Logo of Phnom Penh Post newspaper Phnom Penh Post - "Black Monday" activists continue protest with symbolic offerings to monks

"Black Monday" activists continue protest with symbolic offerings to monks

Boeung Kak and Borei Keila land rights activists yesterday continued their “Black Monday” protests by making offerings to seven monks symbolising detained human rights defenders. Licadho
Boeung Kak and Borei Keila land rights activists yesterday continued their “Black Monday” protests by making offerings to seven monks symbolising detained human rights defenders. Licadho

"Black Monday" activists continue protest with symbolic offerings to monks

Boeung Kak and Borei Keila land rights activists yesterday continued their “Black Monday” protests by making offerings to seven monks, who were meant to symbolise seven detained human rights officials and political prisoners.

The protest, which took place Monday morning at the Boeung Kak community, involved 50 land activists making offerings to the monks – one to represent Tep Vanny, five for the four jailed Adhoc staffters and an elections official, and the last one for all others who had been unjustly imprisoned.

“We invited the seven monks in order to pray and to persuade the court to free them,” said Bov Sophea, a land activist.

Sophea also reacted to local media reports that the activists would stop the long running protest, saying that as long as fellow activist Vanny and the five human rights officials were jailed, the campaign would continue.

“If they release the six people this week, we will stop the campaign this week and there will be no campaign from next week,” she said.

The Black Monday protests were started in May by civil society groups following the arrest of Adhoc staffers Lim Mony, Nay Vanda, Yi Soksan and Ny Sokha, and ex-Adhoc staffer and current National Election Committee official Ny Chakrya, in relation to opposition leader Kem Sokha’s alleged sex scandal.

Koul Panha, head of election monitor Comfrel, said last week’s royal pardon for Sokha suggested the political situation was improving and that civil society groups would reassess the campaign to ensure the release of the human rights staffers.

MOST VIEWED

  • Massive stingrays may live in Mekong’s deep pools

    US scientists have suggested that unexplored deep pools in the Mekong River in an area of Stung Treng could potentially be home to significant populations of giant freshwater stingrays, one of the world’s largest freshwater fish species. This comes as a fisherman hooked a 180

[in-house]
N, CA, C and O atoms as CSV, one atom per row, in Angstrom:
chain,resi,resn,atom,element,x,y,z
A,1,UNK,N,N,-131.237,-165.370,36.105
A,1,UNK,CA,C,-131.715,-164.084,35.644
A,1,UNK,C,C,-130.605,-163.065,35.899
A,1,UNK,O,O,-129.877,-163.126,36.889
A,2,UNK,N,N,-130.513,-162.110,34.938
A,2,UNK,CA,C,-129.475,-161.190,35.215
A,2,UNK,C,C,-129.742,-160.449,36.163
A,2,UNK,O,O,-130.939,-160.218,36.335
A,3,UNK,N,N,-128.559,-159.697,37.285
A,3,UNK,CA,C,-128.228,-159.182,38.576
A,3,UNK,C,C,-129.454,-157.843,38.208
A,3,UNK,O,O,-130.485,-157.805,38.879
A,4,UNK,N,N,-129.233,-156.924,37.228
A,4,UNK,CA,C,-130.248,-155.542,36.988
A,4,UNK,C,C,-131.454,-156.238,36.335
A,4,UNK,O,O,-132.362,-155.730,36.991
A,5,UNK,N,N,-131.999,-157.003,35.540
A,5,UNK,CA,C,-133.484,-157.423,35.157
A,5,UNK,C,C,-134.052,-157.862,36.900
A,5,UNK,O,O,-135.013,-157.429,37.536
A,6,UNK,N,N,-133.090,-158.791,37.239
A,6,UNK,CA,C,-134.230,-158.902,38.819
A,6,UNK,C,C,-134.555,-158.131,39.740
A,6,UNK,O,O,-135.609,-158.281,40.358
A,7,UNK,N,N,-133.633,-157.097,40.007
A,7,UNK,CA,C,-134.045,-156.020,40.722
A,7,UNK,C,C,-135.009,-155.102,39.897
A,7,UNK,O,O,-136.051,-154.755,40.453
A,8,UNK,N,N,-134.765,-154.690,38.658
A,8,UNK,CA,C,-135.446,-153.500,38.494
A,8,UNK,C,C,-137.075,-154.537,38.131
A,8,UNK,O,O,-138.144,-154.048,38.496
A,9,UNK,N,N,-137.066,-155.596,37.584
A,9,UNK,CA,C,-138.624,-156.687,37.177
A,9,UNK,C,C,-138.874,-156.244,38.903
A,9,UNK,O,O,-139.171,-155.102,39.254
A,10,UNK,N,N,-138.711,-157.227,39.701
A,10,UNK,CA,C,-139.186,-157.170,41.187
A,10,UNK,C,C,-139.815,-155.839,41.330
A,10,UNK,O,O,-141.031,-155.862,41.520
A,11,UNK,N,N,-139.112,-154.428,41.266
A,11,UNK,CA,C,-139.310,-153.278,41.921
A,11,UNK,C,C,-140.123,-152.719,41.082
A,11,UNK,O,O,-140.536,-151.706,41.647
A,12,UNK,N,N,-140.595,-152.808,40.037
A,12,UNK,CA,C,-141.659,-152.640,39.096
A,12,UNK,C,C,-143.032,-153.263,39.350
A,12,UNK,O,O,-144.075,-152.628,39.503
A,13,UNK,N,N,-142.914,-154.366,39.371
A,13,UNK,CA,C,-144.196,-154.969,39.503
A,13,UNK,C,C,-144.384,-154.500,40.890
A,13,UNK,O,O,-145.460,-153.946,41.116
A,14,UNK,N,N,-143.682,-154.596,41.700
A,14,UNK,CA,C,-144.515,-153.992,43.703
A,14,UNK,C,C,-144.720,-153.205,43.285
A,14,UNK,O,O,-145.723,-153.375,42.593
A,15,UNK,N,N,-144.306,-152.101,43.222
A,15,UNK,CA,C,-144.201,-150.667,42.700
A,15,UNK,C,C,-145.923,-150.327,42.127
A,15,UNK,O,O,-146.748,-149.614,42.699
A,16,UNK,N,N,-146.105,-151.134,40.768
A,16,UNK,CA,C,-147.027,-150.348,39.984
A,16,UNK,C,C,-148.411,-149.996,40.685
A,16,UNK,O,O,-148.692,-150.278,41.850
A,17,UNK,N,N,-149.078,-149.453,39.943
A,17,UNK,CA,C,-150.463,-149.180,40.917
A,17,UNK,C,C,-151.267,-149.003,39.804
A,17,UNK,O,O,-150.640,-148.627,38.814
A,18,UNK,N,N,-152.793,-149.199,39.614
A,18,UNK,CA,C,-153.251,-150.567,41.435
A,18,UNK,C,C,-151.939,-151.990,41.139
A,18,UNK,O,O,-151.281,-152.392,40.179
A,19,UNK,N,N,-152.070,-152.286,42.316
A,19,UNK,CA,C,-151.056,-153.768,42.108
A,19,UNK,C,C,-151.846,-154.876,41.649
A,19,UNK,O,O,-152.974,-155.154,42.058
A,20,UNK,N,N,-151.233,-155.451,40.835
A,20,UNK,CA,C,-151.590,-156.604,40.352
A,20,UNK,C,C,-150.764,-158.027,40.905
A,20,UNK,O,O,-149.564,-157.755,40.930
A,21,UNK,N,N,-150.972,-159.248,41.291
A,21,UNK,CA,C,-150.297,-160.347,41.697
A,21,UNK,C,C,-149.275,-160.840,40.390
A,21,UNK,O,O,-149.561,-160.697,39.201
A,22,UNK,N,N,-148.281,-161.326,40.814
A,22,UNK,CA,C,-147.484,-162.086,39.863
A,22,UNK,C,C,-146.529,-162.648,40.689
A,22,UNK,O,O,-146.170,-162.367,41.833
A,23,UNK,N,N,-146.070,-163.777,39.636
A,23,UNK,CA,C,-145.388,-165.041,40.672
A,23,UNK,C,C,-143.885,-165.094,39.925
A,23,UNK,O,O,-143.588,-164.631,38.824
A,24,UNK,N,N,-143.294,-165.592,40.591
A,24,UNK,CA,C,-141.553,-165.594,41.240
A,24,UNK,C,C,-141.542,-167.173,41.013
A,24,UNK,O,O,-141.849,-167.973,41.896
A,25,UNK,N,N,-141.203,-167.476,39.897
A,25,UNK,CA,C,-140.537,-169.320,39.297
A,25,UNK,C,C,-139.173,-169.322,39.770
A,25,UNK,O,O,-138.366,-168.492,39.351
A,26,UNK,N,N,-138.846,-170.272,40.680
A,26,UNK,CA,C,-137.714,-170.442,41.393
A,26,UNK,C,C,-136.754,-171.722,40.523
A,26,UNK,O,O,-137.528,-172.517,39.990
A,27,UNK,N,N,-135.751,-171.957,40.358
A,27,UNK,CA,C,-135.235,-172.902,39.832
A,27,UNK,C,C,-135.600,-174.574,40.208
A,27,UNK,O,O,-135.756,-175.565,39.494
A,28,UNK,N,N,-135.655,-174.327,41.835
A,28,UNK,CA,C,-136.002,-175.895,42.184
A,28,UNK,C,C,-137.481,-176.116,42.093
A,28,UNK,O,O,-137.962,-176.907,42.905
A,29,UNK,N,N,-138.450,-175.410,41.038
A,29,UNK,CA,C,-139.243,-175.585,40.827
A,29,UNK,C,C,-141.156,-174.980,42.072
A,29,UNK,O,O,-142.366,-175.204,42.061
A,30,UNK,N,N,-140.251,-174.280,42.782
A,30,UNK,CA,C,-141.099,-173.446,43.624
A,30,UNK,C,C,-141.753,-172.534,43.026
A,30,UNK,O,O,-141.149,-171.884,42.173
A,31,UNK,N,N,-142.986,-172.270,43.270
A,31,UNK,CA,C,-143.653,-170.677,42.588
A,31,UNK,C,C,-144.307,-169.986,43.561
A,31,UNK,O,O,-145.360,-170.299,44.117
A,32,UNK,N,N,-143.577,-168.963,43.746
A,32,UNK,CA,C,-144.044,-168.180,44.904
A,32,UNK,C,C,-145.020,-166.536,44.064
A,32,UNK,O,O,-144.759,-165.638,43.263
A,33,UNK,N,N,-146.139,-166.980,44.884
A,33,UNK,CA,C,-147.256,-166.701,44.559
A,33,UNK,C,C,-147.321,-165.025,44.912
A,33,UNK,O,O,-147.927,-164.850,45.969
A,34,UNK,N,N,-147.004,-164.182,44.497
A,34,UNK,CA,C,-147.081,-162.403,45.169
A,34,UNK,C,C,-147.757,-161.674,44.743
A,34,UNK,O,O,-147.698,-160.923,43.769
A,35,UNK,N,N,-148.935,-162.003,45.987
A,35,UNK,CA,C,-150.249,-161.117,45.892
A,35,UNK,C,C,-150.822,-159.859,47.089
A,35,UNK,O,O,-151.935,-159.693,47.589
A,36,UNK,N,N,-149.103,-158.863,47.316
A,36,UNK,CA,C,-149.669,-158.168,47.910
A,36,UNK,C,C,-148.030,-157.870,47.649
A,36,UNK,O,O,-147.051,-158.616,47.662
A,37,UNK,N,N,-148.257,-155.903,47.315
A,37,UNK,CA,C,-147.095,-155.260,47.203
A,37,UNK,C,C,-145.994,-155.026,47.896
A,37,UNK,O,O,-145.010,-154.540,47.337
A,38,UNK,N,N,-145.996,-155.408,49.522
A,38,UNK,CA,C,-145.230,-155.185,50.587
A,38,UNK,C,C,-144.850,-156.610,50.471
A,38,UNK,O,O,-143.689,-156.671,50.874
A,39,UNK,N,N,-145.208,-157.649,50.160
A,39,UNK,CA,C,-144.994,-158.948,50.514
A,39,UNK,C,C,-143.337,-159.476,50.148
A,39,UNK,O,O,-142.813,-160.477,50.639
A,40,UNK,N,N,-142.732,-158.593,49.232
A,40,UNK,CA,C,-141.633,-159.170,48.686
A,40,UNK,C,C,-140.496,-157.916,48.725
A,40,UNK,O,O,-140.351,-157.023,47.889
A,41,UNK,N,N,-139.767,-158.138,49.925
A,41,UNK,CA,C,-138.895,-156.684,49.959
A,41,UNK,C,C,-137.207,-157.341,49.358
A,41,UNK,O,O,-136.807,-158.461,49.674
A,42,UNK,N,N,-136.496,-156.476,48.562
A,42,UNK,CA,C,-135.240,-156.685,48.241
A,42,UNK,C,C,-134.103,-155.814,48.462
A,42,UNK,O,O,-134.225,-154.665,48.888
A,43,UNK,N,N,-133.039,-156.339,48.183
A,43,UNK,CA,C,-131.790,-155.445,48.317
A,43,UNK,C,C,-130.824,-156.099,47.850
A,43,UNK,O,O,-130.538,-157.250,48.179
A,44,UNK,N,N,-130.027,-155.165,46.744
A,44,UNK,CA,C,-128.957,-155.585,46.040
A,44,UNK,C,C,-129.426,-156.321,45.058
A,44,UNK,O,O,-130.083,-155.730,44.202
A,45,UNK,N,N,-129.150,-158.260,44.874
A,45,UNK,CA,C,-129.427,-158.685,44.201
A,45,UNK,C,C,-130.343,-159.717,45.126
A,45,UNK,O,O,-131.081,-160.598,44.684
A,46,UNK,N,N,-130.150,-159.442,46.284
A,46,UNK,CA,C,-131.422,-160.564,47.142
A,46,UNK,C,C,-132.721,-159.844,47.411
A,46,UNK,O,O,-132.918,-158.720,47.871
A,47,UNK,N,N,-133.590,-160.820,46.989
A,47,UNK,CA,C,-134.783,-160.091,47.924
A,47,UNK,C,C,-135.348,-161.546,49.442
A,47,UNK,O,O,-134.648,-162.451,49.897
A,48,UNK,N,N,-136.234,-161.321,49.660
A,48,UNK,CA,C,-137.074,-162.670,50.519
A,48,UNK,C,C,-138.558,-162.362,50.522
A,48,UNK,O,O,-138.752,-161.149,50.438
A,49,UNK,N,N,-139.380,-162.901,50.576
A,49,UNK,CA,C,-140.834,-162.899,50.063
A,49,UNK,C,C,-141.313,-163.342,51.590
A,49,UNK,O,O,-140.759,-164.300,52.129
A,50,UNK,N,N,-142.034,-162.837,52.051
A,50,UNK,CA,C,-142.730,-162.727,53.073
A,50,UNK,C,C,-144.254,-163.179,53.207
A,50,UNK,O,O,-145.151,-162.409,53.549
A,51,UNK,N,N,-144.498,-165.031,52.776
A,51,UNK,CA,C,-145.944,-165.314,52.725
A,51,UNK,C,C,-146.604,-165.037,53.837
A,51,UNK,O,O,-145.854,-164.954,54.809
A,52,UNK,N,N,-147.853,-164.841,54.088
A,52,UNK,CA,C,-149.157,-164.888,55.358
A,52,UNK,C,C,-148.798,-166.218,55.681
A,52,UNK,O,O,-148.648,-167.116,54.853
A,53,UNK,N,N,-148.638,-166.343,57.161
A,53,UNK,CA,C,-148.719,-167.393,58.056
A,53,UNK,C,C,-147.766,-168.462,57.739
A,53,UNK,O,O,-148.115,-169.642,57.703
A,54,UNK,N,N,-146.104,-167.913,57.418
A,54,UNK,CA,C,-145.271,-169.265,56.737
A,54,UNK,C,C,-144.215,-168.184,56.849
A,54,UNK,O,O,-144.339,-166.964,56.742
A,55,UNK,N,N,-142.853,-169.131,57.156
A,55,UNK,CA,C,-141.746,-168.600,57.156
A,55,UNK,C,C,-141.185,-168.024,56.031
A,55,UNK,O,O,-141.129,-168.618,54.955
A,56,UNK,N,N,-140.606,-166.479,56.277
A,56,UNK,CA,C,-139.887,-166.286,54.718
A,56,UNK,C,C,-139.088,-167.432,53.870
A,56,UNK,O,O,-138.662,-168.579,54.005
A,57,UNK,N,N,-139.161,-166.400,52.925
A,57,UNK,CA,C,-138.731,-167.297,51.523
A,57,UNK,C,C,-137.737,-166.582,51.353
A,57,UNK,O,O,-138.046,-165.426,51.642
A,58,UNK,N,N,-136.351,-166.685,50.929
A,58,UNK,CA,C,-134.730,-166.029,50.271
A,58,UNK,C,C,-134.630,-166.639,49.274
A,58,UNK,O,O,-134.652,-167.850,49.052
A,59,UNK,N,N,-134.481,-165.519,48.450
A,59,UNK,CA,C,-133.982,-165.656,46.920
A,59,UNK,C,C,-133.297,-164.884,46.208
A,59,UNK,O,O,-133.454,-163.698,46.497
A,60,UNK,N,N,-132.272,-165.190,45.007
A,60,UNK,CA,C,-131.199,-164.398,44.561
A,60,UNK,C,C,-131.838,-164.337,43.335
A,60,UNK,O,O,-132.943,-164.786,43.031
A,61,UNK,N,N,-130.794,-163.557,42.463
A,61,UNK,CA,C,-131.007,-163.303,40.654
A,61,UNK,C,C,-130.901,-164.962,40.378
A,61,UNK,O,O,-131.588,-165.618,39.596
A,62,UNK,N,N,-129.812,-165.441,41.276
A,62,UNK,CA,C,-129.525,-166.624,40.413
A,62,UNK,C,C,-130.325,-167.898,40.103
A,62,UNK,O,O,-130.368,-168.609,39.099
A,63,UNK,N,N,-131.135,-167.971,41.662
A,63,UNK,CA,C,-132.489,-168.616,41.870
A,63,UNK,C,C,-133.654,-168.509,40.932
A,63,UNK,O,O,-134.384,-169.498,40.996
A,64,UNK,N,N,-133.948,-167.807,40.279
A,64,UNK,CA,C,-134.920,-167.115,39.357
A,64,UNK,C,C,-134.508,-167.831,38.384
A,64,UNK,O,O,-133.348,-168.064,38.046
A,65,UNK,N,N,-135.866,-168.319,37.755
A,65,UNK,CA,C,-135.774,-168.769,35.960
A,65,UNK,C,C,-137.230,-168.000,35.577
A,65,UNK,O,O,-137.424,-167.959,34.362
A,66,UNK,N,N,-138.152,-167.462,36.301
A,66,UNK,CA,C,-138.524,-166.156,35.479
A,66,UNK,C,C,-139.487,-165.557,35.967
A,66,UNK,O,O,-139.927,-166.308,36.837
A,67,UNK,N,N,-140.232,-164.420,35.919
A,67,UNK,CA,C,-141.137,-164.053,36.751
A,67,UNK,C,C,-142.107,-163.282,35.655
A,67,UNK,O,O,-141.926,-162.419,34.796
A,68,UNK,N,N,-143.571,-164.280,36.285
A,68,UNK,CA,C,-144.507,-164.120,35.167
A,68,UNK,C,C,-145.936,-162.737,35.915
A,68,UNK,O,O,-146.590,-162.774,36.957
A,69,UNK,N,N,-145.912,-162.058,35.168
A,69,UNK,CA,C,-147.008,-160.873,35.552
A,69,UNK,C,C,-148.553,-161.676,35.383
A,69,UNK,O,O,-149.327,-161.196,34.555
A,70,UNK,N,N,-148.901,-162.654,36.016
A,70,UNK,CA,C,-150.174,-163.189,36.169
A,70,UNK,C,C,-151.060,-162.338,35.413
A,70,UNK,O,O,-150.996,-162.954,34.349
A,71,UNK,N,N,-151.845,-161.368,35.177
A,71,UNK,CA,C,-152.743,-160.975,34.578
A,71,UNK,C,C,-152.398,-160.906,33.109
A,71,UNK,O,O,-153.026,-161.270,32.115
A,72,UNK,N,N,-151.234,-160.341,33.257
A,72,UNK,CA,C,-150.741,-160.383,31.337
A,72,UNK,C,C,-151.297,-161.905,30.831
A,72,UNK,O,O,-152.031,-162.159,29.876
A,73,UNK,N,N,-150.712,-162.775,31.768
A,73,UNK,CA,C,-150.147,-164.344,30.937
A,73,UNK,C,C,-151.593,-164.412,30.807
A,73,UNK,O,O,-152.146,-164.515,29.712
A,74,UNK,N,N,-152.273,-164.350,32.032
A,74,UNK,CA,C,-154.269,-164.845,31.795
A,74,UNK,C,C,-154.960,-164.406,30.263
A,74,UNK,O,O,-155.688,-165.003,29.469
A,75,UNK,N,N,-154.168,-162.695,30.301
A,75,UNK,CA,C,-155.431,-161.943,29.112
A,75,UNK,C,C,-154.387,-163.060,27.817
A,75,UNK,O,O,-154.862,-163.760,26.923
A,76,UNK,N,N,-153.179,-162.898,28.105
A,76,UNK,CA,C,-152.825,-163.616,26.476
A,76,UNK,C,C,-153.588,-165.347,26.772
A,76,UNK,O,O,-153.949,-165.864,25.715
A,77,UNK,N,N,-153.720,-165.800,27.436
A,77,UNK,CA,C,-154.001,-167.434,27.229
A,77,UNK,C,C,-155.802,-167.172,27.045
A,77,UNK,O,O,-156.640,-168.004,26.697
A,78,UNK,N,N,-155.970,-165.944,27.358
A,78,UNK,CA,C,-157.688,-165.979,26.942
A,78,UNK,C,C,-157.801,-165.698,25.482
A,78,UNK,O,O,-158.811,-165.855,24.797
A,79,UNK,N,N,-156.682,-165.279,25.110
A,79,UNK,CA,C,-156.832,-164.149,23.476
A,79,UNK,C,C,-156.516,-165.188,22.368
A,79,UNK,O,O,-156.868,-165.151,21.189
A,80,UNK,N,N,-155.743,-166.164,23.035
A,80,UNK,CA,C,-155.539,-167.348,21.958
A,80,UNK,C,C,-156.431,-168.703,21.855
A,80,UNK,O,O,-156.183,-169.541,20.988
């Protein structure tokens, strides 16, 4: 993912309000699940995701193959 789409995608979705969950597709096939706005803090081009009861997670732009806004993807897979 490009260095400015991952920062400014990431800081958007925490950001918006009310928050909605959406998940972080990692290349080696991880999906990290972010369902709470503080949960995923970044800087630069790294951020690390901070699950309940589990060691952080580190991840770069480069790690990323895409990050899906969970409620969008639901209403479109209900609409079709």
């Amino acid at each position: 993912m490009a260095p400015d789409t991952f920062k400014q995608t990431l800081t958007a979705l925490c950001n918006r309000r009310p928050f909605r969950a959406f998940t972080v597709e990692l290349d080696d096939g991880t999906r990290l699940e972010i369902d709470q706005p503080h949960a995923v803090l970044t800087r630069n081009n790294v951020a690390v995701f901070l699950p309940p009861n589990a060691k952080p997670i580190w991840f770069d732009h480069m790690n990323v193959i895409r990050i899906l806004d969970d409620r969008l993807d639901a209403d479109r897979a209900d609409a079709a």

• CCC team off on US business trip

    The Kingdom’s leading economists and private sector representatives have called on the US to renew its tax preferential status for Cambodian exports, as a Cambodia Chamber of Commerce (CCC) delegation departed for a weeklong business visit to the US, where they will meet with

  • PM takes time to meet, greet Cambodians living in the US

    After landing in the US ahead of the ASEAN-US Special Summit, Prime Minister Hun Sen was received by over 1,000 Cambodian-Americans including political analysts who welcomed him with greetings, fist bumps and selfies. Hun Sen also met with analyst Mak Hoeun, who had allegedly spoken ill

  • Khmer cinema classics back on big screen for free at WB Arena’s outdoor movies series

    On a recent Saturday evening at WB Arena, Bunsong was enjoying a tasty BBQ meal with his family after work on the long tables that had been arranged out in front of the restaurant as they watched a Khmer action movie on a big outdoor

  • PM heads to Washington for ASEAN-US special summit

    Regional and international issues and how to bring the ASEAN-US partnership to another level will be discussed at length as Prime Minister Hun Sen and his ministers arrive in Washington, DC, for a special summit on May 12-13. During the trip, Hun Sen and ASEAN

  • National Assembly refutes EU resolution

    The National Assembly (NA) has hit back at a European Parliament resolution condemning the political and human rights situation in Cambodia, calling it another display of the Parliament’s “double standards”. Key points of the resolution include a warning that the Parliament could exclude the